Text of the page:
– our mental habit is to connect perceptions with words
    • with labels, prejudices, judgments, opinions
    ◦ “It’s just a tree” or “Just a crow”
    • we also connect perceptions with feelings and emotions
    ◦ “I don’t like that color,” “This music scares me”
    – we do not know how to enjoy the pure experience of what is before us
  5. Sometimes God shows us something we do not want to see
  6. We do not ponder or reflect or move in for a closer look
    – we are like a mother humoring her child, “Oh yes dear, that’s lovely. Now let’s get moving”
    • I wonder how much of my life I’ve lost by not allowing a child to lead me
  7. We are not look for God’s grace specifically — or his glory, specifically
    – too many times, I don’t look past my problems
    • tears are not the only way that emotions can distort our vision

What can we do about these difficulties?

These are all fixable, but the solutions require training

Prepare your whole self for sitting silently in God’s presence
– set up your environment – make it pleasant
• we want to look forward to this time each day
• light a candle, play music, think of the “aroma” of prayer
◦ try stretching, or first brewing a cup of tea
– because of my ADD, I read awhile before I try to pray
• I use books to warm up my mind, then I turn to the Bible
◦ but DO NOT go to your email first, social media or phone messages
◦ if you do, you will never get to prayer
• one pitfall I’ve learned about books:
◦ I read to learn how to get through the wall of our four dimensional world
◦ but books are part of the wall

Learning to walk, our parents did not teach us biomechanics, how to coordinate the movement of our limbs, or how to shift our weight to maintain our balance. Our bodies felt their way into walking. Along the way, our brains learned to do the math (and physics) to judge distances, determine the safe length of each step, and get us where we wanted to go. Ultimately, we do not learn prayer from books, but by praying and feeling our way into God’s presence.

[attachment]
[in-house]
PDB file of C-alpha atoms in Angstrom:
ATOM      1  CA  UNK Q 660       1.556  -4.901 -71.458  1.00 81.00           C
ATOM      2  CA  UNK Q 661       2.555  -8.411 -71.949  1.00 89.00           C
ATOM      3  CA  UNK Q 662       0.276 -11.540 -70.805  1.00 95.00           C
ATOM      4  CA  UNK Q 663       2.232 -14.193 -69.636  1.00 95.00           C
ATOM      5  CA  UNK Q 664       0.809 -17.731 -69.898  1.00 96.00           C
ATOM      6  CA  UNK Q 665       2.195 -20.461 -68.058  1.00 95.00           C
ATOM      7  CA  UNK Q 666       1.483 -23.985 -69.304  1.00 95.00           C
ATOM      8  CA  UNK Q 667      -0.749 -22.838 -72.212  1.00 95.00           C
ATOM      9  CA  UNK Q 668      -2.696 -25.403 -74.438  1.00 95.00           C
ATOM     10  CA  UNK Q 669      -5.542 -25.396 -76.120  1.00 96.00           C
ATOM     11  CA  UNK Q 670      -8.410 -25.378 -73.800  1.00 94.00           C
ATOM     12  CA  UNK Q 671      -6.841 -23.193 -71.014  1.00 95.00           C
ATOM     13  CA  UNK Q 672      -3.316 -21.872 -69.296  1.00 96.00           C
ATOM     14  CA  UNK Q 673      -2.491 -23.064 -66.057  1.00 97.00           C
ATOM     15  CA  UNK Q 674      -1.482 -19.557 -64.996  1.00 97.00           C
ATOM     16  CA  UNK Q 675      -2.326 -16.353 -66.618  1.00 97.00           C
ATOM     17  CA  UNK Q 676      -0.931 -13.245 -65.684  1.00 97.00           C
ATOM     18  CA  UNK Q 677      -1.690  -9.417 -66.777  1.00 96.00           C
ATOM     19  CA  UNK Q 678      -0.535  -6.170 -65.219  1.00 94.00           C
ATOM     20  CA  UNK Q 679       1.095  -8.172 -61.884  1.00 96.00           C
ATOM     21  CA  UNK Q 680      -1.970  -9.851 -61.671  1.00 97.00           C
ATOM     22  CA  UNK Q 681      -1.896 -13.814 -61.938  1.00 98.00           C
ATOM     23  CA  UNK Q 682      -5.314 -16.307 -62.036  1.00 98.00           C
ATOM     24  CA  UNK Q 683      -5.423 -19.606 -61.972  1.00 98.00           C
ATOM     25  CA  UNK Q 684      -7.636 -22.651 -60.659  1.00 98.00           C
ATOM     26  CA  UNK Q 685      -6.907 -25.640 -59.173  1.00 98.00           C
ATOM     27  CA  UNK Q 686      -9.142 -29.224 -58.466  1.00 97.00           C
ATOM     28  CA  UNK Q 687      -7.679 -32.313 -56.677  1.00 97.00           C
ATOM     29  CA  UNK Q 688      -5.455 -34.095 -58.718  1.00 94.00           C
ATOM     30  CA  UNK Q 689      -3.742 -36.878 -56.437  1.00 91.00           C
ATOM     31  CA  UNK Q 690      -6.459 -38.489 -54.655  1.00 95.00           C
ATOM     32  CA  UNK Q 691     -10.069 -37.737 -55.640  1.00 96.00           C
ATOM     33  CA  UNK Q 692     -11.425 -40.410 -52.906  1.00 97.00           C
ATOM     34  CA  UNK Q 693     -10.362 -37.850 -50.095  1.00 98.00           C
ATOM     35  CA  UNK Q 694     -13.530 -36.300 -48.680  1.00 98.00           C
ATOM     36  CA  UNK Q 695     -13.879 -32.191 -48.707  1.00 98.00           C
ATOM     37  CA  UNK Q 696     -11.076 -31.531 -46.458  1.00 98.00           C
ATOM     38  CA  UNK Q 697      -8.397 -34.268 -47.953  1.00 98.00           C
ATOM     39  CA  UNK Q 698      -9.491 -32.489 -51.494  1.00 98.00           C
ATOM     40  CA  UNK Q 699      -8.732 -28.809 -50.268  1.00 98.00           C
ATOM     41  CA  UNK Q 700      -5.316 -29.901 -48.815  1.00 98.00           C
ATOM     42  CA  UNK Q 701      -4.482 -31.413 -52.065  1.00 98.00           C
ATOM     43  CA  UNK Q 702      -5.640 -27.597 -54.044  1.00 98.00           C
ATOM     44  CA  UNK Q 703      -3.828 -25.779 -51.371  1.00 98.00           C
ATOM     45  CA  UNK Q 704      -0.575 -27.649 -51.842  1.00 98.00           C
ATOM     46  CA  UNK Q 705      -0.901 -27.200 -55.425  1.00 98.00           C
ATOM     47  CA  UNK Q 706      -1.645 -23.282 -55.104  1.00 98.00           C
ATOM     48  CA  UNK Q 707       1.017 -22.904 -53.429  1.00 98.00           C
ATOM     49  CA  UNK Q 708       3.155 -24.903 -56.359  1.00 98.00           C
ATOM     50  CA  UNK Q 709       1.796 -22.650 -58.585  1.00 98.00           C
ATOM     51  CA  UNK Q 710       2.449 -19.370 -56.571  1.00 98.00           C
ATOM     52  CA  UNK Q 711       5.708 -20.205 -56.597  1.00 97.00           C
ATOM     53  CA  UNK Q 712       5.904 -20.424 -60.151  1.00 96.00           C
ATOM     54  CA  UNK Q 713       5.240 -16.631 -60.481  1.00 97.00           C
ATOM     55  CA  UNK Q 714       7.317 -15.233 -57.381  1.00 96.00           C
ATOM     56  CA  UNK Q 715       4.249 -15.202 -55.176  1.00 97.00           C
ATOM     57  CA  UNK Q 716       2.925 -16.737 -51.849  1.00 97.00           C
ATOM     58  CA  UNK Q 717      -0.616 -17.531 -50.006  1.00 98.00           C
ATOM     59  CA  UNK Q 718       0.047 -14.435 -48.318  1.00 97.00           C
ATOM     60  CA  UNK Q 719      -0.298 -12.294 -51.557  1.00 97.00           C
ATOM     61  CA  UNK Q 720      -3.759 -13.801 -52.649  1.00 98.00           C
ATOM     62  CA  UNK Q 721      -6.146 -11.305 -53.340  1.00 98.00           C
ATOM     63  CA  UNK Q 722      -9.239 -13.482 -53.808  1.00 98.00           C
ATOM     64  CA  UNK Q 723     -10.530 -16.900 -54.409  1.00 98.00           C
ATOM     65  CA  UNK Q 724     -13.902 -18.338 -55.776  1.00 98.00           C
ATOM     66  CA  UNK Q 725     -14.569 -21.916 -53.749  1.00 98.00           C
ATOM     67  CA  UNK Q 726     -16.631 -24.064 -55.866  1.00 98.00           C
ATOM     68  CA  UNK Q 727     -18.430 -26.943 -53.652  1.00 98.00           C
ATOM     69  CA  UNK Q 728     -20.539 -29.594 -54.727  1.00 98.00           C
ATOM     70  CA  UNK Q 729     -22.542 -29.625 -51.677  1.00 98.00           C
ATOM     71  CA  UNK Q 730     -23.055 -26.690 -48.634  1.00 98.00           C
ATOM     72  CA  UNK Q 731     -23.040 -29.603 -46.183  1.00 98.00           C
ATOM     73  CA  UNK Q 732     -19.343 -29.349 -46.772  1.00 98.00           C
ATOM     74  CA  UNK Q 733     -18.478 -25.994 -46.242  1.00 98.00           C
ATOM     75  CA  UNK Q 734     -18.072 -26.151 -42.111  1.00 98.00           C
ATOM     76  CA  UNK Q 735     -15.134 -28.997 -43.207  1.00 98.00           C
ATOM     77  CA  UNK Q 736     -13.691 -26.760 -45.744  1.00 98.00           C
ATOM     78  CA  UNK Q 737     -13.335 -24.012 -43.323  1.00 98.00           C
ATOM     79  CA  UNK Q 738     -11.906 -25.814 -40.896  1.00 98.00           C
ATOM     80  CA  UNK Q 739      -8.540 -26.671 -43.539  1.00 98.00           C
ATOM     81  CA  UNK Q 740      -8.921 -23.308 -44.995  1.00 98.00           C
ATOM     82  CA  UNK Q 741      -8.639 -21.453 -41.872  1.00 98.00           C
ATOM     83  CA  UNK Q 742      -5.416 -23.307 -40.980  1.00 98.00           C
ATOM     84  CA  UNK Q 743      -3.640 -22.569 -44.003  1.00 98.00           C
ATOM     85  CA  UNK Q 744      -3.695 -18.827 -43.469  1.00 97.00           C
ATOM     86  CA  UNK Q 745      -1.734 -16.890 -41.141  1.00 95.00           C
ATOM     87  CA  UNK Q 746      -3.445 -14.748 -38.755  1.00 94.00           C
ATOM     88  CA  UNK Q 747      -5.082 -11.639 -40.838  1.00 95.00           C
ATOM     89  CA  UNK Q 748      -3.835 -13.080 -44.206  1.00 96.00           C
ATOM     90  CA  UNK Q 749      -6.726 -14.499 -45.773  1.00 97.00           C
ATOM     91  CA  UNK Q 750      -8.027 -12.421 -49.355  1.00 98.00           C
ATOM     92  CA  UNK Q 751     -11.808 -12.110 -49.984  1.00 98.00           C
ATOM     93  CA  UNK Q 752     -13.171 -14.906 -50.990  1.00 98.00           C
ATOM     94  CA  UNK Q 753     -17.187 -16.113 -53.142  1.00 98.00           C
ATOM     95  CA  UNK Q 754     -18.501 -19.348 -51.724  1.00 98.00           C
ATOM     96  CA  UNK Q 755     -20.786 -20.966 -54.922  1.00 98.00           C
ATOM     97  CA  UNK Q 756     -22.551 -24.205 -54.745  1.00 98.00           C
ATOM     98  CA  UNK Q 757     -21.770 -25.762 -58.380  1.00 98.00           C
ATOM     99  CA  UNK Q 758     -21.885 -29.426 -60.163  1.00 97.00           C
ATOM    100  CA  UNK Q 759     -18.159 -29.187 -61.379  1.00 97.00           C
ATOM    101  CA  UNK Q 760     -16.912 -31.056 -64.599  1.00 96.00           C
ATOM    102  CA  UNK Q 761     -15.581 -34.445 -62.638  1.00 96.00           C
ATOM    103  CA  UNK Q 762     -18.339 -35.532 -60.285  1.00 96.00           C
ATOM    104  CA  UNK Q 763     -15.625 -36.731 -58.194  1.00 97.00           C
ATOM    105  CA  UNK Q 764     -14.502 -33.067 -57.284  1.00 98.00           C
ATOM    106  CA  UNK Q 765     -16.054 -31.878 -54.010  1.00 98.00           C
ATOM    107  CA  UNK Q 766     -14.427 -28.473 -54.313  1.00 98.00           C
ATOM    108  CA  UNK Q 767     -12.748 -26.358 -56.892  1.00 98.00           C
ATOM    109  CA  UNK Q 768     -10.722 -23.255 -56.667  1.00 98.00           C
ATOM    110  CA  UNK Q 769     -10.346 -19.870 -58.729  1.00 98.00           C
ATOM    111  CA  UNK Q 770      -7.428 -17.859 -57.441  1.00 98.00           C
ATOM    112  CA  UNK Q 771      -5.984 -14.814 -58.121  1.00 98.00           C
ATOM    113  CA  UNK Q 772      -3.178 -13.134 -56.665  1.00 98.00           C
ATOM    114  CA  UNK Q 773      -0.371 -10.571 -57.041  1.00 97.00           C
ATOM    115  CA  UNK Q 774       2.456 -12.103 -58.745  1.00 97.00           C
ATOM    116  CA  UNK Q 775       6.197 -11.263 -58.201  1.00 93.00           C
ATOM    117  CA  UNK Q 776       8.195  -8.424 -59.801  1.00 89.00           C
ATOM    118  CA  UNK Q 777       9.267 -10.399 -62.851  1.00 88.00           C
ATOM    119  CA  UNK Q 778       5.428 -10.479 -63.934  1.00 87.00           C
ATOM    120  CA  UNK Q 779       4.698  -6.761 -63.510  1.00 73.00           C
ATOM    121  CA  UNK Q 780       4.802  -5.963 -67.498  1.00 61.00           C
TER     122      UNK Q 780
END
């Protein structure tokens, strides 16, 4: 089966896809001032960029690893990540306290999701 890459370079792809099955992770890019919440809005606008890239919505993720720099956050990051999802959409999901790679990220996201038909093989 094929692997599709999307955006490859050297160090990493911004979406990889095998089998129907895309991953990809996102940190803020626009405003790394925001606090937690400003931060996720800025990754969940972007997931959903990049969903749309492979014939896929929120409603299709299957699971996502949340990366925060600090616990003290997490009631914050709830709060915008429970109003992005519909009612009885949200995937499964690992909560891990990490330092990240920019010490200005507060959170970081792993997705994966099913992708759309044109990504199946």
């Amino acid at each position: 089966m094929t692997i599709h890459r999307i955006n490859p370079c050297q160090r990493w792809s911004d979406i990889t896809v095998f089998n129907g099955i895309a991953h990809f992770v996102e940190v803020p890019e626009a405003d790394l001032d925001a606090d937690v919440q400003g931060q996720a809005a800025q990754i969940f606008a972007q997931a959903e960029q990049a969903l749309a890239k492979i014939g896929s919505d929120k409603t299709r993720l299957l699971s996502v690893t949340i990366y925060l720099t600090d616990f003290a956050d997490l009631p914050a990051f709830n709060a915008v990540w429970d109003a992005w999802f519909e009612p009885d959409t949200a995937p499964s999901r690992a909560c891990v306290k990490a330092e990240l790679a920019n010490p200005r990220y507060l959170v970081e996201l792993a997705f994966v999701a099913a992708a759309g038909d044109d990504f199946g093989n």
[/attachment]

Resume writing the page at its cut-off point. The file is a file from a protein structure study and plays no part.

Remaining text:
Breathe, relax and hear God ask you, “What do you see?”
– then look, listen, feel around you and inside you
• what God is showing you may be within or around
– God wanted simple and plain answers from his prophets
• when he asked what they saw, he did not want to hear their opinions
◦ we tend to add way too much interpretation and explanation to what we’re shown
◦ for example, “I see an almond tree. That must mean I’m supposed to grow almonds and make organic almond butter, and use the proceeds of sales to create shelters for the homeless, and . . . .”
– all you have to do is notice your experience in the present moment
• it may be a thought – a story – an idea – a feeling – a reaction — and so on

For awhile, hold on to what you see
– you have your eyes fixed on God’s horizon,
• you notice a ship as it enters your visual field
◦ you watch it passing and then disappearing from your visual field
◦ but you do not board the ship, you only observe
• this is how we observe our thoughts and feelings as they rise and dissipate
– the important thing is that we keep our eyes on the horizon

Bring to this moment faith, hope and love
– allow your heart to believe Jesus is here, now
– allow your soul to hope that you will see God’s glory
– allow yourself to be loved – and to become a conduit of love

Gerald May provides a beautiful piece of counsel for how to wrap up our prayer:

“When it is time to move on, refrain from thinking of ending the practice and starting something else. Do not draw a line of separation between this moment and the next. Instead, let your willingness, openness, and trust flow gently into whatever comes next. Your activity and setting may change, but your desire and the interior attitude of your heart can continue for awhile. In the way painters ‘feather out’ their brush strokes so there is no distinct line between where one ends and the next begins, feather out your presence.”

Conc: What can we expect when we wait and watch?

The unexpected – it’s never what I had assumed

David Steindl-Rast wrote, “This is how I show my faith … in the Father: not by asking to get what I need, but by trusting that I need what I get.”

If we’re watching and waiting, there’s always something to notice
– with patience and attention, we may be blessed to look with the eyes of our hearts
• then we will perceive not only the thing, person, thought or event as it is in itself
• but we will also begin to see through all these things to the goodness, beauty or truth that transcends them
◦ perhaps we will see the flower swing on its hinges and open into eternity

We can expect God to meet us where we are in that moment
– no matter what successes or failures we may bring with us
• however, we can also expect him to not leave us there

“What if all I experience is emptiness?”
– the present moment is not empty of God
• as a rule, it is our own emptiness we experience
– it may be the emptiness of moving through a transition
• God empties us in preparation for filling us with something new
• maybe we are being emptied of our ego — if so, surrender it
◦ perhaps our concepts of God are being emptied so we can know God himself

As you rest your spirit in God’s Spirit
open, receptive and responsive to all he has for you,
let his question play over and over in your mind:
“What do you see?”